Unfiltered Story #186229

, | Unfiltered | February 18, 2020

(I’ve been working at a privately-owned preschool for about a month, as a cook and afternoon teacher. While I am getting to know the kids, I haven’t met many of the parents yet. However, I am hard to miss, being the only teacher with bright blue hair, so I’m sure that many of them have spotted me over the last few weeks. One morning, I arrive for work about the same time that a little boy and his mother are entering the building. I hold the door open for them, then move forward to punch in the code for the inner door.)
Mother: “Oh, so you work here now?”
Me: “Yes.”
(I’m not certain if she thought previously that I might be another parent, but what the heck did she mean by “now”?)

Hope For Humanity Dies At The End

, , , , | Working | January 28, 2020

(For an education class, I have to observe preschool children at play. I’m sitting in a closet-sized observation booth with two of my instructors, who are chatting.)

Instructor #1: “Did you see [Popular Movie] yet?”

Instructor #2: “I did! I can’t believe [Main Character] dies at the end.”

Me: “I guess there’s no reason for me to see that movie now.”

Instructor #1: “You shouldn’t have been eavesdropping.”

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Her Brain Cells Are Frozen  

, , , , | Working | January 6, 2020

(At the preschool where I work, we have an employee who is so dumb, I wonder how she has lived so long. But one day really takes the cake. We are short-staffed one summer day, so the bosses put her in the kitchen for the day. It is hotter than Hades, and the kitchen tends to get even worse. I return our food cart to the kitchen and notice that the freezer door is standing wide open while my coworker is washing dishes. Figuring she pushed it but didn’t know it was open due to having her back to it, I speak up.)

Me: “Hey, [Coworker], the freezer door didn’t close.”

Coworker: “Oh, I know.”

Me: *dumbfounded* “Uh, there’s food in there that needs to stay cold.”

Coworker: “I know, but it’s too hot in here. I can’t stand it.”

(Completely flabbergasted at her complete lack of understanding — or care — about food safety, especially for food being served to children as young as a year old, I go to my supervisor.)

Me: “Hey, [Supervisor], uh… [Coworker] is trying to cool down the kitchen by leaving the freezer door open.”

Supervisor: *laughs*

Me: “I’m not joking.”

Supervisor: *laugh falters* “Really? I gotta see this.”

(She got up and looked through the office door, which could see straight back into the kitchen. Upon seeing that I was serious, she hung her head and sighed, and then went in to remedy the situation. They never did fire her, despite repeated health and safety screw-ups, including several that were very illegal — i.e. leaving me alone with far more kids than the state limit because she felt like it. I quit shortly after that, out of fear of suffering the consequences of her idiocy.)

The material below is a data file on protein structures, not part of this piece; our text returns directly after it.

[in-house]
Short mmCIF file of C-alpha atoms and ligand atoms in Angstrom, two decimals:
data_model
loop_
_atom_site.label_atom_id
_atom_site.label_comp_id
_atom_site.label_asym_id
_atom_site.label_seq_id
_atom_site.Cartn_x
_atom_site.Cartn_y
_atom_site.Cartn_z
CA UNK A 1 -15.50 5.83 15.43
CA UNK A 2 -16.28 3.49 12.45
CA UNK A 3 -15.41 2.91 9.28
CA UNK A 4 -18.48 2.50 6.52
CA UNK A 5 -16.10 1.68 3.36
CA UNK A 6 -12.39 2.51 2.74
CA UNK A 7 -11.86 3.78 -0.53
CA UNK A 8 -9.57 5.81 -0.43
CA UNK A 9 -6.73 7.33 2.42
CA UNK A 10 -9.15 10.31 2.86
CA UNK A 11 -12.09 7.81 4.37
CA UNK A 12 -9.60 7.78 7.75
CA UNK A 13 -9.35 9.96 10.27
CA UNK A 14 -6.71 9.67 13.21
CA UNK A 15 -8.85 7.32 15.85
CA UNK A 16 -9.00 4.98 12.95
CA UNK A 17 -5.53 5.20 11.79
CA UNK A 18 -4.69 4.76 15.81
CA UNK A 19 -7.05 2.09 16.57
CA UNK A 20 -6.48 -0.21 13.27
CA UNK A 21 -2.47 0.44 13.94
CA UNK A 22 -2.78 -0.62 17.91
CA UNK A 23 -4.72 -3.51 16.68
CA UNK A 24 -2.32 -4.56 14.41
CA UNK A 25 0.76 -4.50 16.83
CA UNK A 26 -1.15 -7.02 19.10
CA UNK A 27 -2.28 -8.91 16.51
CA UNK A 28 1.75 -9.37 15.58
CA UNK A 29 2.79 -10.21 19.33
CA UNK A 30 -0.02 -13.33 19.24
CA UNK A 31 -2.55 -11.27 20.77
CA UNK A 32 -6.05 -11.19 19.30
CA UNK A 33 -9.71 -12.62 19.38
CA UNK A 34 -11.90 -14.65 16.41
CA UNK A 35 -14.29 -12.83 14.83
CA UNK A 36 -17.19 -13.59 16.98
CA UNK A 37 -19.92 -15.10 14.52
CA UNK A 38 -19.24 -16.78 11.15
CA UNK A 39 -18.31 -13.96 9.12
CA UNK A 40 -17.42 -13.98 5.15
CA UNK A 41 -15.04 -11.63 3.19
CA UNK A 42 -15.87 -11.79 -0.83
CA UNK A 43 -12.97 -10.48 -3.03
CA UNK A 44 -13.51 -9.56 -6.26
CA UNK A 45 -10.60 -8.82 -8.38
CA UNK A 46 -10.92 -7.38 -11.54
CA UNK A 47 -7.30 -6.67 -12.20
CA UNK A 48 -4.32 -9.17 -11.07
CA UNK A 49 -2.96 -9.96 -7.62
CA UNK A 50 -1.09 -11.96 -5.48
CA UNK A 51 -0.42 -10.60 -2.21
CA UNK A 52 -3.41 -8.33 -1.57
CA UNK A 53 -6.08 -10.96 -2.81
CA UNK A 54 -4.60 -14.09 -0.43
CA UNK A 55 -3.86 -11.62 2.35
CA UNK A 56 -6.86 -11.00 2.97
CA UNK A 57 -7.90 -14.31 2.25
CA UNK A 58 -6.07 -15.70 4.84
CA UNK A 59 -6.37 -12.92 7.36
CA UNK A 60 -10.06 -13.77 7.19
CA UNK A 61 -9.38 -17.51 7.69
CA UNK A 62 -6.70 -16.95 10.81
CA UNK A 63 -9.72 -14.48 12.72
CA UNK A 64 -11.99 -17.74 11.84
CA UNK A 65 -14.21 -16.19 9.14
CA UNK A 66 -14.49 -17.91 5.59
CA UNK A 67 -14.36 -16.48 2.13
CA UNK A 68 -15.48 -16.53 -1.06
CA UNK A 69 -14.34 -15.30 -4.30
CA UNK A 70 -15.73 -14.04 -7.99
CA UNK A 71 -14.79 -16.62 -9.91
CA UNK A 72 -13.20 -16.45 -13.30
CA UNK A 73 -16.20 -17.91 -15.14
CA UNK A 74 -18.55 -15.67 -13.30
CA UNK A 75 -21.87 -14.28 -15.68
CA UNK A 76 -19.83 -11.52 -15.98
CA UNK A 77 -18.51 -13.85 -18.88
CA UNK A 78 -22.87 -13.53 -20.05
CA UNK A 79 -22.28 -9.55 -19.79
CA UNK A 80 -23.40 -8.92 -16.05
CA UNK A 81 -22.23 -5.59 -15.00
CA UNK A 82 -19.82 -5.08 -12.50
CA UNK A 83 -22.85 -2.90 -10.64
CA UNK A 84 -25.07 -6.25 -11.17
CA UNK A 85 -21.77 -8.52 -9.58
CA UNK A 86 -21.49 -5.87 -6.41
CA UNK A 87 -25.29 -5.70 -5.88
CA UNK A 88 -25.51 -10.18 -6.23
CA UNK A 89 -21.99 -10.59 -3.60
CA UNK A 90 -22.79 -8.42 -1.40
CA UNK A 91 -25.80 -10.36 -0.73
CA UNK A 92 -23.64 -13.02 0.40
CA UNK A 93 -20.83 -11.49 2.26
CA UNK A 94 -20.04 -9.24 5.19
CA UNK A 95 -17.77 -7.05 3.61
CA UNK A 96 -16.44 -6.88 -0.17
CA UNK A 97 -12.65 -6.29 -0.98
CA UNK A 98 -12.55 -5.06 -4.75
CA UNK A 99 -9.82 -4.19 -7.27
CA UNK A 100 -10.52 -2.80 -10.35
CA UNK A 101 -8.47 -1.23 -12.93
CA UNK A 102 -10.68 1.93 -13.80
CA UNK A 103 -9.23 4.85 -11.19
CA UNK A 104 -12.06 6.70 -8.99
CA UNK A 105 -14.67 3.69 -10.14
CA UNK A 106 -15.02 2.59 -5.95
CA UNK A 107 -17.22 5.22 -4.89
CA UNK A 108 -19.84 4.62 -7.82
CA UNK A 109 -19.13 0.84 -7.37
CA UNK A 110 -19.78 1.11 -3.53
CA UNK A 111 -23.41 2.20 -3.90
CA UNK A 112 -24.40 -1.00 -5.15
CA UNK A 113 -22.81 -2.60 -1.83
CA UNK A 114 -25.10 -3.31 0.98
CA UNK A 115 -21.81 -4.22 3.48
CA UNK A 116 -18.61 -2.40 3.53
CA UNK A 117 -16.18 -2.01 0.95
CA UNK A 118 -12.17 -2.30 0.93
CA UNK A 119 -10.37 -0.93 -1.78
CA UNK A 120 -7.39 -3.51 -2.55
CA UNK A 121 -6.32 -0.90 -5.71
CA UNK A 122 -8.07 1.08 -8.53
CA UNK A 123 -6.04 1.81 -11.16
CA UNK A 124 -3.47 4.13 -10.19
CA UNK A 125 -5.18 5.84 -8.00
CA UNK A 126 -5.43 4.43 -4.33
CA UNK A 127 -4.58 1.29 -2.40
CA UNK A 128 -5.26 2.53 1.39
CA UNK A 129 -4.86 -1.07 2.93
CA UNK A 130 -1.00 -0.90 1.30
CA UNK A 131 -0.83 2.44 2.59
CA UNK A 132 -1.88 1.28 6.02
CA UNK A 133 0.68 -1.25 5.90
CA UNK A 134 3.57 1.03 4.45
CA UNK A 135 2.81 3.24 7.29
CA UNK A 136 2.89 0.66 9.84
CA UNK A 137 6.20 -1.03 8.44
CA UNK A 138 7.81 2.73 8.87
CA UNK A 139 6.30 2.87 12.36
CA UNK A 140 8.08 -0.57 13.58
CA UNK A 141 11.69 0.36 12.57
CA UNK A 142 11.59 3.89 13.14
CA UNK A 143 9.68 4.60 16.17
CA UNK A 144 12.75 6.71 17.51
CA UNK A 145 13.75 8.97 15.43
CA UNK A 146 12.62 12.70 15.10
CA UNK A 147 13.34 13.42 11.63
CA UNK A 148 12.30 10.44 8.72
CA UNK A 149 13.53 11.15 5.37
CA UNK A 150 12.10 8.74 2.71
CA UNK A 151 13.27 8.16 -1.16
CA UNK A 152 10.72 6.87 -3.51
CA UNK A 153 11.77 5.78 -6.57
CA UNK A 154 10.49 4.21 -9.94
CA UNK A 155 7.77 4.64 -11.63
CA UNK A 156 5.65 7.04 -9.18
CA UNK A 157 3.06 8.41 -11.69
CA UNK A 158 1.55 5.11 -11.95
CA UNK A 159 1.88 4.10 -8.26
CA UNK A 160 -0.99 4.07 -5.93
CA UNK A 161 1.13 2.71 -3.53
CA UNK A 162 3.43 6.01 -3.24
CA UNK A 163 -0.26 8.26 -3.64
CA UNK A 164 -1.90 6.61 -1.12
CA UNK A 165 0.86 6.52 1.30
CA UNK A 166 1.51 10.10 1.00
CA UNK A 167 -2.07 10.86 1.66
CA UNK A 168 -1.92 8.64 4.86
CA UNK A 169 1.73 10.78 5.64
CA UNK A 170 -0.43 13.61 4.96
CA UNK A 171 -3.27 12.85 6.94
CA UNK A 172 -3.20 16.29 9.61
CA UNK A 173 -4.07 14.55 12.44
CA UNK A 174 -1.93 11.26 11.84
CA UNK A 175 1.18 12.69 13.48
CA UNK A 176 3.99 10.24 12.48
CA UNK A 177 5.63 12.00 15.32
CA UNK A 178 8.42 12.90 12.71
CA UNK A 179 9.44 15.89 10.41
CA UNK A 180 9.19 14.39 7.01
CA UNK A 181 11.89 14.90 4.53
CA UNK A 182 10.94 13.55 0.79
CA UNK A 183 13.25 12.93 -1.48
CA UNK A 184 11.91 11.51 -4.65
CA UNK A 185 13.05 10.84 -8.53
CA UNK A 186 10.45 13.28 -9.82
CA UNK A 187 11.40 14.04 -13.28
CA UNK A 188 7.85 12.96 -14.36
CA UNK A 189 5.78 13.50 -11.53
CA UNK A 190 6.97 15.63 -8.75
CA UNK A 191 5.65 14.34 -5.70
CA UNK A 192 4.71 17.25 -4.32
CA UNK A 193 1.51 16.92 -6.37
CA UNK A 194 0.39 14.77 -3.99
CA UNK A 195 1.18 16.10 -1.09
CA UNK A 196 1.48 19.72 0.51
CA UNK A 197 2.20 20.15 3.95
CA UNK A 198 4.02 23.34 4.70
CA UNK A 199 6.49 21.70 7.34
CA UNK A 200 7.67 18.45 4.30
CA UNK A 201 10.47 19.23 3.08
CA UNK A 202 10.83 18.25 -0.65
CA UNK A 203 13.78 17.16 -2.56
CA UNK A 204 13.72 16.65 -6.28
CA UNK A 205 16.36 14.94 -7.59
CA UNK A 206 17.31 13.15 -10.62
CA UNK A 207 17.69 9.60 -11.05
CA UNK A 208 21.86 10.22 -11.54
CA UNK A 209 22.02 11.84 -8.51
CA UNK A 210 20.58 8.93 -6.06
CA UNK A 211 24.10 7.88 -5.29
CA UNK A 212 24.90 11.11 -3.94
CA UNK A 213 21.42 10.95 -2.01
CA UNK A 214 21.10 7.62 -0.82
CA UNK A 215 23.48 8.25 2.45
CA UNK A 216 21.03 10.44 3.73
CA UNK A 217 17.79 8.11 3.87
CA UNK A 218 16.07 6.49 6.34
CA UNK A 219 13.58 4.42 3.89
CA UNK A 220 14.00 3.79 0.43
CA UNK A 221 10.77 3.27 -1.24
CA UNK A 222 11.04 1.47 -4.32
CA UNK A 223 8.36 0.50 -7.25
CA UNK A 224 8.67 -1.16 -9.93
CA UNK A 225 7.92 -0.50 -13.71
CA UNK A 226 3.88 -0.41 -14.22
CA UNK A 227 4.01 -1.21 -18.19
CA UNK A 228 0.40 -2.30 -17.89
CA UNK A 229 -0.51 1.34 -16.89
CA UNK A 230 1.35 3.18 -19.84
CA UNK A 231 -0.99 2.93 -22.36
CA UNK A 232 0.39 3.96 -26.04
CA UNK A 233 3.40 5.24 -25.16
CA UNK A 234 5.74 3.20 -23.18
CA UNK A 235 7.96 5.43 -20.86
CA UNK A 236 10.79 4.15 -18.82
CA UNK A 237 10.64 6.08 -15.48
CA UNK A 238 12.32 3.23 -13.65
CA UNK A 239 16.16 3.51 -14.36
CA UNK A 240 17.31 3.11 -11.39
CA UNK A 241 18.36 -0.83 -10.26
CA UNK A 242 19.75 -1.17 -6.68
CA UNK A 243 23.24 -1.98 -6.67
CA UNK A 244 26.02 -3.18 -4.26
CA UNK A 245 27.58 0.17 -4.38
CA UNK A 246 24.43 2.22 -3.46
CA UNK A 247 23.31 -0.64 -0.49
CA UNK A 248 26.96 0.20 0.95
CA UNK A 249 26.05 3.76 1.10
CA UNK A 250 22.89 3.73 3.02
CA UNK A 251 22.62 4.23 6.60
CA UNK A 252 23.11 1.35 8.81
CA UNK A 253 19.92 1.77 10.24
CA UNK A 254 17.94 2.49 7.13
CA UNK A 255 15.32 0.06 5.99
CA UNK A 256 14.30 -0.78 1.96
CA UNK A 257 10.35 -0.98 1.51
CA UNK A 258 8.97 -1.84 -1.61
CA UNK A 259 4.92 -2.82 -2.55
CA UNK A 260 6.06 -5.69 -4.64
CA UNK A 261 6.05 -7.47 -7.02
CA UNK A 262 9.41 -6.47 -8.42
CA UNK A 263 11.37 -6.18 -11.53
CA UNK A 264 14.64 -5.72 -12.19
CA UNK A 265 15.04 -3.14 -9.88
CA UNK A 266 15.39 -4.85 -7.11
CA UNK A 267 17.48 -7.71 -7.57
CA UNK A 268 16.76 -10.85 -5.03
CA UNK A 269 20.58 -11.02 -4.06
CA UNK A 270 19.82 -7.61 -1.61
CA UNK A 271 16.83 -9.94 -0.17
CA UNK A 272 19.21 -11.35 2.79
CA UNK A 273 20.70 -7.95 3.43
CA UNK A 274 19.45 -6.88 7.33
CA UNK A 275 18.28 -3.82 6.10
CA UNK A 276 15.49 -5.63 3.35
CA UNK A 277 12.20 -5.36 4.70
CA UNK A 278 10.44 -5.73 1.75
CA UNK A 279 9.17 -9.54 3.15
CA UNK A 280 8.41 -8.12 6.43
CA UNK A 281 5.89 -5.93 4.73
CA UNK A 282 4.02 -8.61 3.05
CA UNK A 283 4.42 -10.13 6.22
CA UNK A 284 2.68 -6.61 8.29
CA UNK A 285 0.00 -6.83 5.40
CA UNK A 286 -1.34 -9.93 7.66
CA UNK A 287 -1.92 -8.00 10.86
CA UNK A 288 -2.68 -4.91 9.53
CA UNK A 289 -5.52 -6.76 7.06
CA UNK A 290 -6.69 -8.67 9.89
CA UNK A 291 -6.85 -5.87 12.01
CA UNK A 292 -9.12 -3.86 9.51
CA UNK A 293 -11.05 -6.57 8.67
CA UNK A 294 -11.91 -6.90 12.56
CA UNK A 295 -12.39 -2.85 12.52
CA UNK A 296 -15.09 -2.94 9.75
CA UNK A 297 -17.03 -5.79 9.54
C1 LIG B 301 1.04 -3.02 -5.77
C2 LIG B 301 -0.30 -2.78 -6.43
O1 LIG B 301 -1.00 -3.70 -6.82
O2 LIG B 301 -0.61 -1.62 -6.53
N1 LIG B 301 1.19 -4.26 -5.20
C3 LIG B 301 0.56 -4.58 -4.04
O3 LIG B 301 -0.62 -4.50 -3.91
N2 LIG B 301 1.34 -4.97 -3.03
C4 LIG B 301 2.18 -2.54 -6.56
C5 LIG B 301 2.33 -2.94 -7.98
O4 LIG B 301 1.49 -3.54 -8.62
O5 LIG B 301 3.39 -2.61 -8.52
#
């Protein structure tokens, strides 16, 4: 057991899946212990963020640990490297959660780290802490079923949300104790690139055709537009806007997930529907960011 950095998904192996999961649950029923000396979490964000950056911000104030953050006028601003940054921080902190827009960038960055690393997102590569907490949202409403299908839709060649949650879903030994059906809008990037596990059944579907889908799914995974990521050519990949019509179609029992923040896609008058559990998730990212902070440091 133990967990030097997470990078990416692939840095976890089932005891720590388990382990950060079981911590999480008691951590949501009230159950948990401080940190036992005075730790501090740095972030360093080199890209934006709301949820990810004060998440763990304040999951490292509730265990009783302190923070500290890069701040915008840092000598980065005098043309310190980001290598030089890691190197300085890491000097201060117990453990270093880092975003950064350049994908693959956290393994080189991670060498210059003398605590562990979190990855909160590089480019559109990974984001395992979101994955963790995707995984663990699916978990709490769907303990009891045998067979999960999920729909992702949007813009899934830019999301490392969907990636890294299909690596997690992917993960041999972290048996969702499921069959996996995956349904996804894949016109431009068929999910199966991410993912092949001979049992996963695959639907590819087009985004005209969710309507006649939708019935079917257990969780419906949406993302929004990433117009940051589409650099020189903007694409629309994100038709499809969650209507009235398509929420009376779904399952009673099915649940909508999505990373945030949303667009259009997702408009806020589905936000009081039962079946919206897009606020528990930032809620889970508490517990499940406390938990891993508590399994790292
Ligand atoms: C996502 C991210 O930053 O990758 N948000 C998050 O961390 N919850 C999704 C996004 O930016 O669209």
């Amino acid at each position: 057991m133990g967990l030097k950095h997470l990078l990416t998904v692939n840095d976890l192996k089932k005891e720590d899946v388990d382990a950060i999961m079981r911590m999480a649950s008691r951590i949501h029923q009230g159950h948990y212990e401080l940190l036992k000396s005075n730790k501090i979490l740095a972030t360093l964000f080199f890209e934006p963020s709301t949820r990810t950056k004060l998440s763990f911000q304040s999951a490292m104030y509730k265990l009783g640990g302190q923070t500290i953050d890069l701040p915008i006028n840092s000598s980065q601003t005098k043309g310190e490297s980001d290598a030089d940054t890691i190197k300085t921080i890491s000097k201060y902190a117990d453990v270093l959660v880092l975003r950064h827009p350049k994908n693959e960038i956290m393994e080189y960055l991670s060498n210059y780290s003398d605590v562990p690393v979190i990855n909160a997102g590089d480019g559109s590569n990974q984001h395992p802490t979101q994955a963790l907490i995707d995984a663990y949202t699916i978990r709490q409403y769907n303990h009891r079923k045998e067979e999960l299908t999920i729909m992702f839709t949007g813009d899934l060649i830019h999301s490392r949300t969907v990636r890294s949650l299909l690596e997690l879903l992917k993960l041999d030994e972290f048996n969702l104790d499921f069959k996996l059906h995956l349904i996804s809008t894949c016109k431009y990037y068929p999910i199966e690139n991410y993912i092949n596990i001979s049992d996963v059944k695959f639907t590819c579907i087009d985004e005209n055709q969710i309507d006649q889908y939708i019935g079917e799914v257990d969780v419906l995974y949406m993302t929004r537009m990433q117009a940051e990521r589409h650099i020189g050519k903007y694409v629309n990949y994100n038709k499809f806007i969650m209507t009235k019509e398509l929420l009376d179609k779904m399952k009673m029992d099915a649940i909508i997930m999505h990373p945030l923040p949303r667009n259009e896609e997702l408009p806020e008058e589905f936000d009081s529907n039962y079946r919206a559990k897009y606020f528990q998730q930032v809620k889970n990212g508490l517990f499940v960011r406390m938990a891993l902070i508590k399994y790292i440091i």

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The Christmas Lights Are On But No One’s Home

, , , , , , | Friendly | December 24, 2019

(I work in a science centre. We have a regular who comes in and is adamant that her kid is a genius, frequently telling us how her kid could attend the teenager-focused lectures and get more out of it than the teenagers, how she’s been teaching her friend’s kids maths, etc.; it’s just that she feels shy today and that’s why she isn’t speaking in the full sentences her mother says she can definitely do. This child is two, and while bright and attentive, she seems about on par with other two-year-olds. We’ve always wondered if the parent sincerely believes this and is a little delusional or if she’s lying for attention. We give her a wide berth as she gets upset if we treat her child like a normal two-year-old — offering her toys or colouring, speaking to her in a “patronising tone,” etc. But we overhear her talking to the other parents.)

Mother: “We came all the way here to look at the Christmas lights and they haven’t even got them on today? That’s ridiculous! Why even have them if you’re not going to switch them on?!”

Other Parent: “Well, they don’t run them during the day.”

Mother: “Well, that’s stupid. Some of us have small children. It’s not practical for us to come out at night. They should have them on during the day so we can enjoy them, too. [Child] was just devastated that the city doesn’t think she deserves to see the Christmas lights!”

([Child] is currently eating paper and chewing on texta lids and having a great time.)

Other Parent: “No, as in, they don’t have them on because you wouldn’t be able to see them during the day.”

Mother: *scoffs* “Of course we can’t see them; they’re not on.”

Other Parent: “No, because the lights wouldn’t be visible during the day. Even if they were on, you wouldn’t be able to see them, because the sun is so bright they would look like they’re off. There’s no effect during the day.”

Mother: “You’re being ridiculous; you can still turn lights on during the day. Electricity doesn’t just stop working when the sun is out.”

Other Parent: “Yes, I know that, but you wouldn’t be able to see… You know what? I think my son needs the bathroom. Excuse me.”

Mother: *to me* “God, can you even believe how stupid some people are?”

(New theory: her daughter is a genius because the bar is set very low.)

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Toilet Humor Is No Joke

, , , , | Learning | August 26, 2019

(One of my students runs up to me in the gym; he’s two and a half.)

Student: “I pooped!”

Me: “Oh? Do you mean right now in your diaper? Or did you poop in the toilet earlier?”

Student: *like I’m an idiot* “I didn’t poop in the toilet!”

Me: “Okay. Well, let’s go back to the classroom and get you changed.”

Student: “Okay!” *pause* “Can I come with you?”

Me: *pause* “Yes.”

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